What this does not explain is that farmers now enjoyed imputed rent. They no longer handed over either a portion of their crop or the cash income from selling the crop to an absentee landlord. Nor were they subjected to an annual tax on the rental value of the land they worked. Behind this policy was the government’s commitment to become self-sufficient in the capacity to feed the Japanese people. The same misdirected tax policies and public subsidies would eventually bring down a Japanese economy no longer able to absorb skyrocketing urban land prices. But, in the late 1940s and early 1950s none of this was anticipated. Land prices were not yet imposing heavy dead weight losses on Japanese producers:

“Finally, although this was not Ladejinsky’s intention, an urban land market was created. Prominent in the balance sheets of postwar conglomerates and those of construction companies, banks, and other financial institutions, was a portfolio of office blocks and building land whose rising value helped boost their borrowing power.”(p.313)

Andro Linklater also credits Wolf Ladejinky with changes in land policy introduced in Taiwan and South Korea. No mention is made of the plan developed by Sun Yat-sen to bring an end to absentee landlordism by adopting Henry George’s approach of imposing an annual charge equal to the potential annual rental value of land held. Yet, one of the significant differences between the Japanese program and that adopted in Taiwan was the payment of ground rents to the government, a source of revenue that helped to fund Taiwan’s infrastructure.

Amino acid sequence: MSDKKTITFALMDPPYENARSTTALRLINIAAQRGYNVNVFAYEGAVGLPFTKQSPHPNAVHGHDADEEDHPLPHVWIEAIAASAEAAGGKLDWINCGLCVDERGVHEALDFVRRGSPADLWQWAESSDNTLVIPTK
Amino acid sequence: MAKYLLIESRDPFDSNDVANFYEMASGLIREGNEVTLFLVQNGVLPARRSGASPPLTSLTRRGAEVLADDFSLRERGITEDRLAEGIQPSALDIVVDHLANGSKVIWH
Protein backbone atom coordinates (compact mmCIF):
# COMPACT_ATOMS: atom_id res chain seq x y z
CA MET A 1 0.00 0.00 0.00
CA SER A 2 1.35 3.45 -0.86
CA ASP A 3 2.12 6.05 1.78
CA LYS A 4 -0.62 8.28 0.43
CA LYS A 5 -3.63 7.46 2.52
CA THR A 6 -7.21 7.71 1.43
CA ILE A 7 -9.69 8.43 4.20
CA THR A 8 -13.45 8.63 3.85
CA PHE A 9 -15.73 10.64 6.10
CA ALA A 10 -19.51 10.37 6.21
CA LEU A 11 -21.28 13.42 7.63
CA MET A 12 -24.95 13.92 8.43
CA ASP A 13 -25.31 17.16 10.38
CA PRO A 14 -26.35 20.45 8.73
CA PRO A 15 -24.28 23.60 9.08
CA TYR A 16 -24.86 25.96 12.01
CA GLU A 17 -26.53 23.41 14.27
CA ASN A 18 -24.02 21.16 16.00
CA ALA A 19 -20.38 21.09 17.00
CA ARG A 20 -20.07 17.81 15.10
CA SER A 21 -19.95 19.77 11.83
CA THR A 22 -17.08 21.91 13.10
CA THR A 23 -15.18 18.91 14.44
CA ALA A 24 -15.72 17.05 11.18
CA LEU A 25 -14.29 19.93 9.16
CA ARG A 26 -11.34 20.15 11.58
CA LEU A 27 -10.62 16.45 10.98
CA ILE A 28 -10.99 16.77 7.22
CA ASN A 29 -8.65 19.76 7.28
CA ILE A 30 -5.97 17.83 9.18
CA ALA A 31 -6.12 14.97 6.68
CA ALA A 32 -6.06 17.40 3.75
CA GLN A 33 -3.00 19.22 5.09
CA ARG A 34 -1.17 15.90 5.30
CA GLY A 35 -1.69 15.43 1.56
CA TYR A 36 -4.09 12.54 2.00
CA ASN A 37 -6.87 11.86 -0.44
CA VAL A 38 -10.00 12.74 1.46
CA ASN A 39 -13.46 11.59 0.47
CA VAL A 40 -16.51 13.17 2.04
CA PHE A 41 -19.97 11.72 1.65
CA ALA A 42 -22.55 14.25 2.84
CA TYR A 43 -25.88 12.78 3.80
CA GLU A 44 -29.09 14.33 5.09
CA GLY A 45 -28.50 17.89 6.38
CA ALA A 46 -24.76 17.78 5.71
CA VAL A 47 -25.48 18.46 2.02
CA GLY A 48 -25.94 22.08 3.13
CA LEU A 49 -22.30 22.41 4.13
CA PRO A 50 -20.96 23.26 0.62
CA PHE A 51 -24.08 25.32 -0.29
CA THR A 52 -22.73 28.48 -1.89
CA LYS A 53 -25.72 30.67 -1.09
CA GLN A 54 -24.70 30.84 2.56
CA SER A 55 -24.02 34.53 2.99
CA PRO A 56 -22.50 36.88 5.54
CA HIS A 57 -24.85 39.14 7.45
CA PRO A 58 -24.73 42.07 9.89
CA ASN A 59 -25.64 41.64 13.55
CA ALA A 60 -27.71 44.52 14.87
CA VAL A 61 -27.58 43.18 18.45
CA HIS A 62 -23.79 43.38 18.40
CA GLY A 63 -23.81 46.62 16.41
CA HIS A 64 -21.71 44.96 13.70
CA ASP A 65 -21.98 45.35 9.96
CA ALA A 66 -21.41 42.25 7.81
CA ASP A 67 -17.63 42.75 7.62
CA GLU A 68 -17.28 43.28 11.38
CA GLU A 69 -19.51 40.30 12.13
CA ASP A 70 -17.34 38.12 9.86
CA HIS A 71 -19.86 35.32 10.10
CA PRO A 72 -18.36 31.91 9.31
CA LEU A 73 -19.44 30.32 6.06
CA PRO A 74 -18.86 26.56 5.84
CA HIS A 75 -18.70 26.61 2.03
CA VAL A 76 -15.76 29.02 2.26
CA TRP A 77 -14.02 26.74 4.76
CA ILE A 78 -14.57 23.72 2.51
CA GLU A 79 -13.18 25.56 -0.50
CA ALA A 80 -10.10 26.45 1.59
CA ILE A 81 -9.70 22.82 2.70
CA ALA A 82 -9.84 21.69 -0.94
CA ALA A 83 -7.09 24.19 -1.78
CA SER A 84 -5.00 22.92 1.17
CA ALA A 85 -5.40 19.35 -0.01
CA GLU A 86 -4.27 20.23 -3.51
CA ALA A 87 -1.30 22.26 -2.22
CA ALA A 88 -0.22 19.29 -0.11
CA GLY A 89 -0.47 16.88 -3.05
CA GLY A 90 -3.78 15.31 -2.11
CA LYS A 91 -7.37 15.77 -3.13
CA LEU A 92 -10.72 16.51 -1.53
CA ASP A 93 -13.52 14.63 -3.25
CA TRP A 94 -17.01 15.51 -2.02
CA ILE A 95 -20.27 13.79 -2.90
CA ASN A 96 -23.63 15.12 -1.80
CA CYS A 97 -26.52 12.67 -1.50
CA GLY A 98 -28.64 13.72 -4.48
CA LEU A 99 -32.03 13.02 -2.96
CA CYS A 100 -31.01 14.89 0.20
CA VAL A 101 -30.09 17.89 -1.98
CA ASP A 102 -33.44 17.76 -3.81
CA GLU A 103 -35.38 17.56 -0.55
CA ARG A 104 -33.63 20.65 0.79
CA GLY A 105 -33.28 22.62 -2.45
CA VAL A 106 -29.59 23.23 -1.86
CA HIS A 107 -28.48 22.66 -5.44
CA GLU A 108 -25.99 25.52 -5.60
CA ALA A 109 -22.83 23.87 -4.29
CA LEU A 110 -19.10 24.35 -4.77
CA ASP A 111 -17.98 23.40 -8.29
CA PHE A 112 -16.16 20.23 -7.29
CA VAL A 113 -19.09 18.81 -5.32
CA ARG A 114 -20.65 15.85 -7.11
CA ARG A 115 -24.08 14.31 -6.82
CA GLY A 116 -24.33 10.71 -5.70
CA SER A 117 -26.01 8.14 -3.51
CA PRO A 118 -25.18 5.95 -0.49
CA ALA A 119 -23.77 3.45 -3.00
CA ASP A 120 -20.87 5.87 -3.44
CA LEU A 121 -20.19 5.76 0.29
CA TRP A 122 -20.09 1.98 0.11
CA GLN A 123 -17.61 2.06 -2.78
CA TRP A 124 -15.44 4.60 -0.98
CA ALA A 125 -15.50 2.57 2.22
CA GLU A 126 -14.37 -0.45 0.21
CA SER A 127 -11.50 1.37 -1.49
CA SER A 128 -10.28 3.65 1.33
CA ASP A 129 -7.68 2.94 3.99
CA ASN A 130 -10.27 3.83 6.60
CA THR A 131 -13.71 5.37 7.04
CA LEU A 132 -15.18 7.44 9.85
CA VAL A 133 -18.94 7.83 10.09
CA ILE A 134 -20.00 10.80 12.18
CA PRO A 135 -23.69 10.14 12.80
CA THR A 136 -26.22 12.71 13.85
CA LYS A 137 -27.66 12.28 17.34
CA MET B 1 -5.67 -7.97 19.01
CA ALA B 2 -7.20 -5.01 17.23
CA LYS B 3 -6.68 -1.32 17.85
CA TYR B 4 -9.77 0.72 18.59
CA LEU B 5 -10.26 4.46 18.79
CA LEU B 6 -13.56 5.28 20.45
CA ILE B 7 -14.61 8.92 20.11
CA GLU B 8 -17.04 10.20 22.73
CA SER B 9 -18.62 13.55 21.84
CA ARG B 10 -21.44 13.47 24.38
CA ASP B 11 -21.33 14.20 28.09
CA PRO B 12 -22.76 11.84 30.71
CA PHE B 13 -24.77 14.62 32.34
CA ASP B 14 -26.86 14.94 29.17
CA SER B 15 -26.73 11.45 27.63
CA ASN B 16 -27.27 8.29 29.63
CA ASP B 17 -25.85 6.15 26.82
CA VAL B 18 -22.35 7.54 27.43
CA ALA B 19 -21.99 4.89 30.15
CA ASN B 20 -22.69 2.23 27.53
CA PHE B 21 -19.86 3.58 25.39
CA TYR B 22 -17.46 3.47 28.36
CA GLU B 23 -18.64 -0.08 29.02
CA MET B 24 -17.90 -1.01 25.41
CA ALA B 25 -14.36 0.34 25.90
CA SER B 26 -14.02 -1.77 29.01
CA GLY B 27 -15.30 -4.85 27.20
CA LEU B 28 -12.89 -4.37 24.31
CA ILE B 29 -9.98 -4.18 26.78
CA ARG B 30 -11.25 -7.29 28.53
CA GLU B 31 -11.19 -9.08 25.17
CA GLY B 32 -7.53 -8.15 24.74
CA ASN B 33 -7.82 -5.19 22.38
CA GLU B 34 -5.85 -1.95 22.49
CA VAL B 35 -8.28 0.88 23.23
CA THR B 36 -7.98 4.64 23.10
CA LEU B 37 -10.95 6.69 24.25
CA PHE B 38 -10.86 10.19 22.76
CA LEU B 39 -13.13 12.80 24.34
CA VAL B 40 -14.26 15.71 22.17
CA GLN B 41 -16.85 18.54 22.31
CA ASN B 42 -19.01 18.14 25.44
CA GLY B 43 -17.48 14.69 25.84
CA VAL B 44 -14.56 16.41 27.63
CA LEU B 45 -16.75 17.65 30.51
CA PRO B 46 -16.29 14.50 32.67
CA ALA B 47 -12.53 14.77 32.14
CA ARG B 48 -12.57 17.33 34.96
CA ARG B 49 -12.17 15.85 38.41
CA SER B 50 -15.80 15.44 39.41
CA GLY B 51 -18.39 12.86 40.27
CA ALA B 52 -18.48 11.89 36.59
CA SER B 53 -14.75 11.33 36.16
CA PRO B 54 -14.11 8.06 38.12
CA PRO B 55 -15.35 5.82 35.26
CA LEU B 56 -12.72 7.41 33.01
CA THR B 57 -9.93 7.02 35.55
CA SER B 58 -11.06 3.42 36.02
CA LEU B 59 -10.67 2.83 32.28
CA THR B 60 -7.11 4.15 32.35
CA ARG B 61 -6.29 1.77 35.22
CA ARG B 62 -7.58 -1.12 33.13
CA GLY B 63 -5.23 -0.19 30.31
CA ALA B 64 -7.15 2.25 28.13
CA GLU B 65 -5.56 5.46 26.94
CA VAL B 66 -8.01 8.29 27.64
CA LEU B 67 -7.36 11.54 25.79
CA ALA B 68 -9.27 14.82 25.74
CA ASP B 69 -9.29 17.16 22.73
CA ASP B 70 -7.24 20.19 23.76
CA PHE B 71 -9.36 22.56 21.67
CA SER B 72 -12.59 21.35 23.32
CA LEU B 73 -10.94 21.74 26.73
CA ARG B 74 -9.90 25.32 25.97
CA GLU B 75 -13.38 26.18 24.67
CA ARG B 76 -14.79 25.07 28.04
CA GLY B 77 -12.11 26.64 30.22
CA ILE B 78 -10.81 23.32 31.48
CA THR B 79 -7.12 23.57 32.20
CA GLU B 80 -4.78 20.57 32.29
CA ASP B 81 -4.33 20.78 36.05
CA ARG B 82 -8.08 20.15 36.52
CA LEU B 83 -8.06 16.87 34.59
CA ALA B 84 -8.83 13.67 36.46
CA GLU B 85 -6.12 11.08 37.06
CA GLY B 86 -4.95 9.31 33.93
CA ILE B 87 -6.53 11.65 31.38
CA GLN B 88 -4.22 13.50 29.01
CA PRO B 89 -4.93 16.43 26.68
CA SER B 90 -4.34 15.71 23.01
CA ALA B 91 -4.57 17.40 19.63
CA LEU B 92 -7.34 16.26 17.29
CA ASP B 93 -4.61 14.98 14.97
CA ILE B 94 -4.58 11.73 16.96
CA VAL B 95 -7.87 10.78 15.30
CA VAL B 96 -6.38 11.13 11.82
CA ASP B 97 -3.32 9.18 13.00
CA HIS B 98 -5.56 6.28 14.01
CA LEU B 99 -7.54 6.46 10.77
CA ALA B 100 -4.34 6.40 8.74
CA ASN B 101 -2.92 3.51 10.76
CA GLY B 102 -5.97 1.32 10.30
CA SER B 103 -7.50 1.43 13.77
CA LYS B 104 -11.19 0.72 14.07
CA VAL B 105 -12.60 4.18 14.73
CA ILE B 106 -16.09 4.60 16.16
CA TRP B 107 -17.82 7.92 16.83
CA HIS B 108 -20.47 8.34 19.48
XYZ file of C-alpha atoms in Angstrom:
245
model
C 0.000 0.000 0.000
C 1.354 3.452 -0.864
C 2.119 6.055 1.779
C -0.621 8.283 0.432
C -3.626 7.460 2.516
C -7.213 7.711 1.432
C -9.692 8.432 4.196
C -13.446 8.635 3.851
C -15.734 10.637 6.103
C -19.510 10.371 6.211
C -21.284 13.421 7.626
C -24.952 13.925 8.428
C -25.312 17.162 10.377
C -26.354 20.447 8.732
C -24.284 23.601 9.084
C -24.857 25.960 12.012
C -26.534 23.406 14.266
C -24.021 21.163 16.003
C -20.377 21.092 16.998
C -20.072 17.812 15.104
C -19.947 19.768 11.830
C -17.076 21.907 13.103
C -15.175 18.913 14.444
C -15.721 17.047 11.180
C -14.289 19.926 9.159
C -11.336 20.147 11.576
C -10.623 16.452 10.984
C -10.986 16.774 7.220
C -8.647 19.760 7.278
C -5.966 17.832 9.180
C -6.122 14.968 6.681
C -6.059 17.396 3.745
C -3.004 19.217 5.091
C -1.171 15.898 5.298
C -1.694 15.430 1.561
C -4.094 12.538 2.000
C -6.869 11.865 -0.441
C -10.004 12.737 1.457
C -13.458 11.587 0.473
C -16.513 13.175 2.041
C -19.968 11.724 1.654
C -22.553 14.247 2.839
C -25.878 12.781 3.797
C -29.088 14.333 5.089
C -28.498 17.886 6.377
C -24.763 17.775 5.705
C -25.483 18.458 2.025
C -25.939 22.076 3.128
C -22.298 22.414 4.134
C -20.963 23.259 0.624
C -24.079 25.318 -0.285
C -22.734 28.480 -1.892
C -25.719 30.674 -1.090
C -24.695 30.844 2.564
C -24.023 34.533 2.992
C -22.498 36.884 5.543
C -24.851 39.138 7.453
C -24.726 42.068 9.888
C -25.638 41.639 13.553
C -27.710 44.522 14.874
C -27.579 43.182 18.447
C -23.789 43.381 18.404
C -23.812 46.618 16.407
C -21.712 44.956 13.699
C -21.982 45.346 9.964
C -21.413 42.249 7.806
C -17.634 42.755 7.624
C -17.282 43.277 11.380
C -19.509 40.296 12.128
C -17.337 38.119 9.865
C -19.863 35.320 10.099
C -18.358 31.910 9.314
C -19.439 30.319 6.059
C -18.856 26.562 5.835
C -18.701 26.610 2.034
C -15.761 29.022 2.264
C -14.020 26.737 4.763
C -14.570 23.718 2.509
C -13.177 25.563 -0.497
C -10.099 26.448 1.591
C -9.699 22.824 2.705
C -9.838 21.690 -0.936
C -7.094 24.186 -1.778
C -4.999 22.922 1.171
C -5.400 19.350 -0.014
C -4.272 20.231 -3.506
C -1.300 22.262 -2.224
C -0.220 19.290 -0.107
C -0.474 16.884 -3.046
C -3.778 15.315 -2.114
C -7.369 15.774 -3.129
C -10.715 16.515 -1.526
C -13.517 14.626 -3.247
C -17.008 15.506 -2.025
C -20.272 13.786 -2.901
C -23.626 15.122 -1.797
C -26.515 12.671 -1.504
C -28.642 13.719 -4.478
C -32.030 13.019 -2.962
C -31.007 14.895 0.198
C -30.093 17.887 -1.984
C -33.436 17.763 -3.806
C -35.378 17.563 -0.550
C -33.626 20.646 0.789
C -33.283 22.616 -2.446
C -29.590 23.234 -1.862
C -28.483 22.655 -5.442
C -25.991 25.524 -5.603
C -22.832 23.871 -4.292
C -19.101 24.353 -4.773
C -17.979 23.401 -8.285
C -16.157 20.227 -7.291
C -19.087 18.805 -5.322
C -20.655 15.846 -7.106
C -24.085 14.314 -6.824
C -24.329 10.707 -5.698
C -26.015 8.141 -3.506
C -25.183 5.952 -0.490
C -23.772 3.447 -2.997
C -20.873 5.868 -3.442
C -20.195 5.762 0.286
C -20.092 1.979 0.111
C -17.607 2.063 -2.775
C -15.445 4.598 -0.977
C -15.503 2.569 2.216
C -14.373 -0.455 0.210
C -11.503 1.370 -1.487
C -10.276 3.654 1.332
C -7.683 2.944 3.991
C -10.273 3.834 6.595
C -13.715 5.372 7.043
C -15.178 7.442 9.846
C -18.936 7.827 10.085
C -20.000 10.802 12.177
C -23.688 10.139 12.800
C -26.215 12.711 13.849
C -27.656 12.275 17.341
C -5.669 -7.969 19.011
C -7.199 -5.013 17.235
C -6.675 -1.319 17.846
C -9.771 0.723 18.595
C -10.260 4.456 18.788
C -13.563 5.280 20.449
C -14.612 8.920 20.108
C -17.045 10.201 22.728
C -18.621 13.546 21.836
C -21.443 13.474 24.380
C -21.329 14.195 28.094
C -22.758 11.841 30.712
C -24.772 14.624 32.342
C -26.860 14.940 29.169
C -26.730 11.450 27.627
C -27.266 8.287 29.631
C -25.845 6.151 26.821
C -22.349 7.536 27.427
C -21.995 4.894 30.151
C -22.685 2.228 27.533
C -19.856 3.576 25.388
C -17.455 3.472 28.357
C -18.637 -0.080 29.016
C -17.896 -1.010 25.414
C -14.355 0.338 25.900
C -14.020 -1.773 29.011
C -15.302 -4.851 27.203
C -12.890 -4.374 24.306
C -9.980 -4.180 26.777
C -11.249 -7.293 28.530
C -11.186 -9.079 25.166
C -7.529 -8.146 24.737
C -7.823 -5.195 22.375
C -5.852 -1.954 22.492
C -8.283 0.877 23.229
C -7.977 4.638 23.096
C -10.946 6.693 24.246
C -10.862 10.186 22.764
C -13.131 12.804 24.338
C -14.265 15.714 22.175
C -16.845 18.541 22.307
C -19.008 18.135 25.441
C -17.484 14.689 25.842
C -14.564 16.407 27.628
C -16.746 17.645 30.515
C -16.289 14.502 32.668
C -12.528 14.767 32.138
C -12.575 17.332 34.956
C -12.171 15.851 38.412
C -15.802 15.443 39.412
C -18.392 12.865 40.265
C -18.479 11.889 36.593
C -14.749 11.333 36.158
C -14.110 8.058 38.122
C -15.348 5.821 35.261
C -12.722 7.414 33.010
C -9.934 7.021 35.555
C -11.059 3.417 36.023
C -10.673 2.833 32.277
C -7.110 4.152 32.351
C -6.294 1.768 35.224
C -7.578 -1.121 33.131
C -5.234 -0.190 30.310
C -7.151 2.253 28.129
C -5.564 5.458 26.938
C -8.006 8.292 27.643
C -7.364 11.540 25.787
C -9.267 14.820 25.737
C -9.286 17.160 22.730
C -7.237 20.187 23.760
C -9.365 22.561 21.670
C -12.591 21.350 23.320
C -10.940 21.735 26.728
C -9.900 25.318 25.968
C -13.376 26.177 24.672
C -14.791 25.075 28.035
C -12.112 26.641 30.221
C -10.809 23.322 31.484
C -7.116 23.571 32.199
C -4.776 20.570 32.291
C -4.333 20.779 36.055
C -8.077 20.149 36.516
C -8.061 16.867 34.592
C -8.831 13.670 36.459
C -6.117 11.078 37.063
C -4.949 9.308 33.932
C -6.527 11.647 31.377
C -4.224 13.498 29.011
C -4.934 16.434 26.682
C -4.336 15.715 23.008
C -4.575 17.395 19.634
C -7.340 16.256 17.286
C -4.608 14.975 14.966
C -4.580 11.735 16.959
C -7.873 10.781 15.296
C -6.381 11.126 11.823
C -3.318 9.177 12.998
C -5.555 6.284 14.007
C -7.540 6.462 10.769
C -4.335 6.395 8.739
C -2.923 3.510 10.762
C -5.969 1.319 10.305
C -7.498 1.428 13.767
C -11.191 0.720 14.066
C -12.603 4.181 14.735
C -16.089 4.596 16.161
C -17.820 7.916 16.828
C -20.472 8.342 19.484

Although these programs of land redistribution addressed the problems associated with feudal absentee landlordism, they did nothing to create land markets that responded to price signals in the way price influences the other two factors of production – labor and capital goods. With population increases came the pressure for conversion of agricultural land to a new highest, best use, such as commercial and residential development. Absent a sufficiently high annual tax on land rent, owners could continue to grow rice or fruit trees on plots of land that should have grown high rise buildings. And, without public collection of the increasing rent of land, other sources of revenue had to be found that eventually made the Japanese economy less and less competitive in global markets.